In this sense Bakhmina’s civilian hospital is self-sufficient. Notbecause a pardon will or will not follow it, but because it’s betterfor a woman to give birth among civilians. For any woman. Whether she’sa hostage (for) Khodorkovsky, a homeless man’s girlfriend or anoligarch’s bankrupt widow. And that’s all there is to it.

And it’s better for Alexanyan to have a chance of going free on anoutrageous bail than not have such a chance at all. It’s better forZyazikov to quietly sit off on the side, regardless of whether hisremoval will become a precedent, whether it will lead to new dismissalsof the more monstrous regional bosses. It’s not bad for Belykh to testhimself in this new capacity. It doesn’t matter whether any othermember of the opposition will be allowed to move from politicalobscurity into the gubernatorial field.

It is a different matter that sooner or later the number of”bubbles”, if they don’t stop at some point, will become a kind ofboiling. On its own accord, too. Regardless of the plans and intentionsof the authorities. And the closed lid will rise slightly and give ventto the boiling public energy. Or it won’t rise, and the lid will beblown off, while the pot itself bursts too. And this is something wewouldn’t want to happen, honestly. Hence the unpleasant, by reason ofits irrationality, question, “What should we think about theseindependent bubbling impulses?” – has to be answered positively. Weshould think they are good. With all the possible reservations. Let thebrew bubble. Let the lid rise. If you take the lid off – maybe thesteam will blow off, too.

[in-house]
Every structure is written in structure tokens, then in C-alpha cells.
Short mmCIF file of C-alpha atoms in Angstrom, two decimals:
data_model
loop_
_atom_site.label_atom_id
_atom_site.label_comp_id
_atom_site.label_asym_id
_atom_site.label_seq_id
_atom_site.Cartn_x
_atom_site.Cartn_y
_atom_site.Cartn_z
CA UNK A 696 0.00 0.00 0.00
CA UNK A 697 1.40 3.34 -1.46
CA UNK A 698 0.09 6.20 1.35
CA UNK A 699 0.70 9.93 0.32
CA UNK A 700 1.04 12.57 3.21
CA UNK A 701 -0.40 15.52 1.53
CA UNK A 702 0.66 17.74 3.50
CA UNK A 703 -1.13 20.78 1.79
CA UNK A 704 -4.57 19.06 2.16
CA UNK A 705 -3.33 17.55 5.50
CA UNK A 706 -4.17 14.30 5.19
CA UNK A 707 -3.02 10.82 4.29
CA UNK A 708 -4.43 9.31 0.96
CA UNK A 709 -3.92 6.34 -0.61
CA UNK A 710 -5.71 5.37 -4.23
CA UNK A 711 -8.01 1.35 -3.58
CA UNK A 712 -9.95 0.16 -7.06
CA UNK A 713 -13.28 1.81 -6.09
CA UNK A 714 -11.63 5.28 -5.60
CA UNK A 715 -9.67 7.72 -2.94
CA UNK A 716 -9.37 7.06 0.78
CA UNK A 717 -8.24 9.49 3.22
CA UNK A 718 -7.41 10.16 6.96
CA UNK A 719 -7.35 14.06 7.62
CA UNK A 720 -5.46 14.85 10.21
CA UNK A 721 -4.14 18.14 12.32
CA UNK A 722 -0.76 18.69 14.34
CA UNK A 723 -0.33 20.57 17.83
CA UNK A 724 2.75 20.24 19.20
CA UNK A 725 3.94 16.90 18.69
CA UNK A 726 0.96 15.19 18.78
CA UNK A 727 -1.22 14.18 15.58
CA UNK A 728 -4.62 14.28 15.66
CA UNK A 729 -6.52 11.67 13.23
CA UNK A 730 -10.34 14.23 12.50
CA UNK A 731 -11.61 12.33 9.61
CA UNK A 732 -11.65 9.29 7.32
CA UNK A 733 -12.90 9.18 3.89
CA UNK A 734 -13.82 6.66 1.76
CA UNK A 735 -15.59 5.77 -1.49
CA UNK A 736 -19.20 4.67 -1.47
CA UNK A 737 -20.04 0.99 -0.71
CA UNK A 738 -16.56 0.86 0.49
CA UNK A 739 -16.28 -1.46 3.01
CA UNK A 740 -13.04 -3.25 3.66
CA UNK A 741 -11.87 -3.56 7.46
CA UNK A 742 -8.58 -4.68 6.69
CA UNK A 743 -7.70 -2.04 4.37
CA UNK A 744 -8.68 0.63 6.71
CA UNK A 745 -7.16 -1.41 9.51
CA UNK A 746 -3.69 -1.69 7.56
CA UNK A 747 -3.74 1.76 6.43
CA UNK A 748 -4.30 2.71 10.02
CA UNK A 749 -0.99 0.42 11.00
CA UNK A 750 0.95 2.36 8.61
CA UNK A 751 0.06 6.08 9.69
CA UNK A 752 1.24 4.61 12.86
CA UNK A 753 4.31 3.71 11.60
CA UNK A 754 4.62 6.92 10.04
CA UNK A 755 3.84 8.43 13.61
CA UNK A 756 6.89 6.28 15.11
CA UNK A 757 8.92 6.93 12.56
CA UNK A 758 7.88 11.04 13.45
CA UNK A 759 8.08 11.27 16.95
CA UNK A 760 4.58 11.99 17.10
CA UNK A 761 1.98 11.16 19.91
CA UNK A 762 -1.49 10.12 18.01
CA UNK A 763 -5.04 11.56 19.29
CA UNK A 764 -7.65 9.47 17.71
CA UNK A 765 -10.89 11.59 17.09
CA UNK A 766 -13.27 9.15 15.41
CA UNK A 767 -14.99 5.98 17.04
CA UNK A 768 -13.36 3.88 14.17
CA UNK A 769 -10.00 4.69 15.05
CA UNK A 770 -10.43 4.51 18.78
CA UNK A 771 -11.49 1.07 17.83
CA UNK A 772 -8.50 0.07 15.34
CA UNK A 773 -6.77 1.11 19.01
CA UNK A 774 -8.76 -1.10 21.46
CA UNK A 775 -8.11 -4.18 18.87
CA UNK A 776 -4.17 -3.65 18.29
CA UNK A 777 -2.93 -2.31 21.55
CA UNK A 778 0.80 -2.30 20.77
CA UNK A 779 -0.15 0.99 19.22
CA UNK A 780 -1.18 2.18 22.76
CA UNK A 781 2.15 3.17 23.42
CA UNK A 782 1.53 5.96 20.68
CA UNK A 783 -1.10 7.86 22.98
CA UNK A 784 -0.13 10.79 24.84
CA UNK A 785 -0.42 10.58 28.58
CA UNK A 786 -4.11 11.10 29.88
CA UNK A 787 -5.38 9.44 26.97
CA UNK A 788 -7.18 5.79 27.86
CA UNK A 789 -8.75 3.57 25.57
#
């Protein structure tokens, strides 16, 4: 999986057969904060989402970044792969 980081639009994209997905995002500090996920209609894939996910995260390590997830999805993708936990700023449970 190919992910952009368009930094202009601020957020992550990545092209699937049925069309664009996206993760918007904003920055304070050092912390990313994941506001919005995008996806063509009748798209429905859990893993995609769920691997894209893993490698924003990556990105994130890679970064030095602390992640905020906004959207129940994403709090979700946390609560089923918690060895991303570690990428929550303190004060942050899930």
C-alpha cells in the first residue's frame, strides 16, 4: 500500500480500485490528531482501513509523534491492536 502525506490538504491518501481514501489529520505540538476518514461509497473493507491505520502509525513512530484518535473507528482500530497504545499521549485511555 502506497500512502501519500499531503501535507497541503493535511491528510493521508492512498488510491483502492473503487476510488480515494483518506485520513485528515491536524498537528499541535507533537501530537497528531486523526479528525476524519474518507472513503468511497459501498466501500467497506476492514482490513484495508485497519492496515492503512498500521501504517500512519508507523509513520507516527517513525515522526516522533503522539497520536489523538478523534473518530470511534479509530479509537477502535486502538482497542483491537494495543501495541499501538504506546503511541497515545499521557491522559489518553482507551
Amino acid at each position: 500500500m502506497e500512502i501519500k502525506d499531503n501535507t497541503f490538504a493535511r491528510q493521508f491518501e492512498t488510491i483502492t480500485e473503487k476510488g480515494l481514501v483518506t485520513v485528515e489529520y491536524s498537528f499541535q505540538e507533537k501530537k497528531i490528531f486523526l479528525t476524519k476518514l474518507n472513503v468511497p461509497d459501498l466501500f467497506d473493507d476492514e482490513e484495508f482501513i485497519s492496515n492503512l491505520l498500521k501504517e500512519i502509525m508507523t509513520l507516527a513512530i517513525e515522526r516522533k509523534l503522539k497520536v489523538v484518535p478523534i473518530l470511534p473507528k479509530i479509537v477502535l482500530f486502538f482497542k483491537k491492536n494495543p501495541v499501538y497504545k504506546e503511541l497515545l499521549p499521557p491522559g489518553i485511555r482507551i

Of course, it’s much more romantic to run around a square with flagsand banners and to delight freedom-loving folks with your polishedbourgeois look; but what if the folks turn around and trample over thebrave rebels? Alas, it is not possible to completely eliminate thispossibility. Unless the lid rises slightly. And what if it is opened,after all?

What if the mercy for the fallen grows from the level ofunsystematic pittance to the level of state norm? If the soft forceapplied to the robbers in uniform and epaulettes turns into a politicalrule? And if the “change of residence” for the dissidents will beconsistent? Great, then! Nikolay Turgenev, author of the books Theoryof Tax and Notes of the Russian Man, perhaps the only member of asecret society who insisted on liberating the serfs before theintroduction of the noble constitution, liked to repeat Chateaubriand’smaxim this way: Revolutions are a double lesson of Providence. For thepeople: abuse is better than a Revolution. For rulers: abuse generatesa Revolution.

So keep gurgling, self-willed and independent bubbles. Preserve yourinertia. Maybe everything will work out. And if it doesn’t… it wouldn’tbe the first time for this country to blow its lid.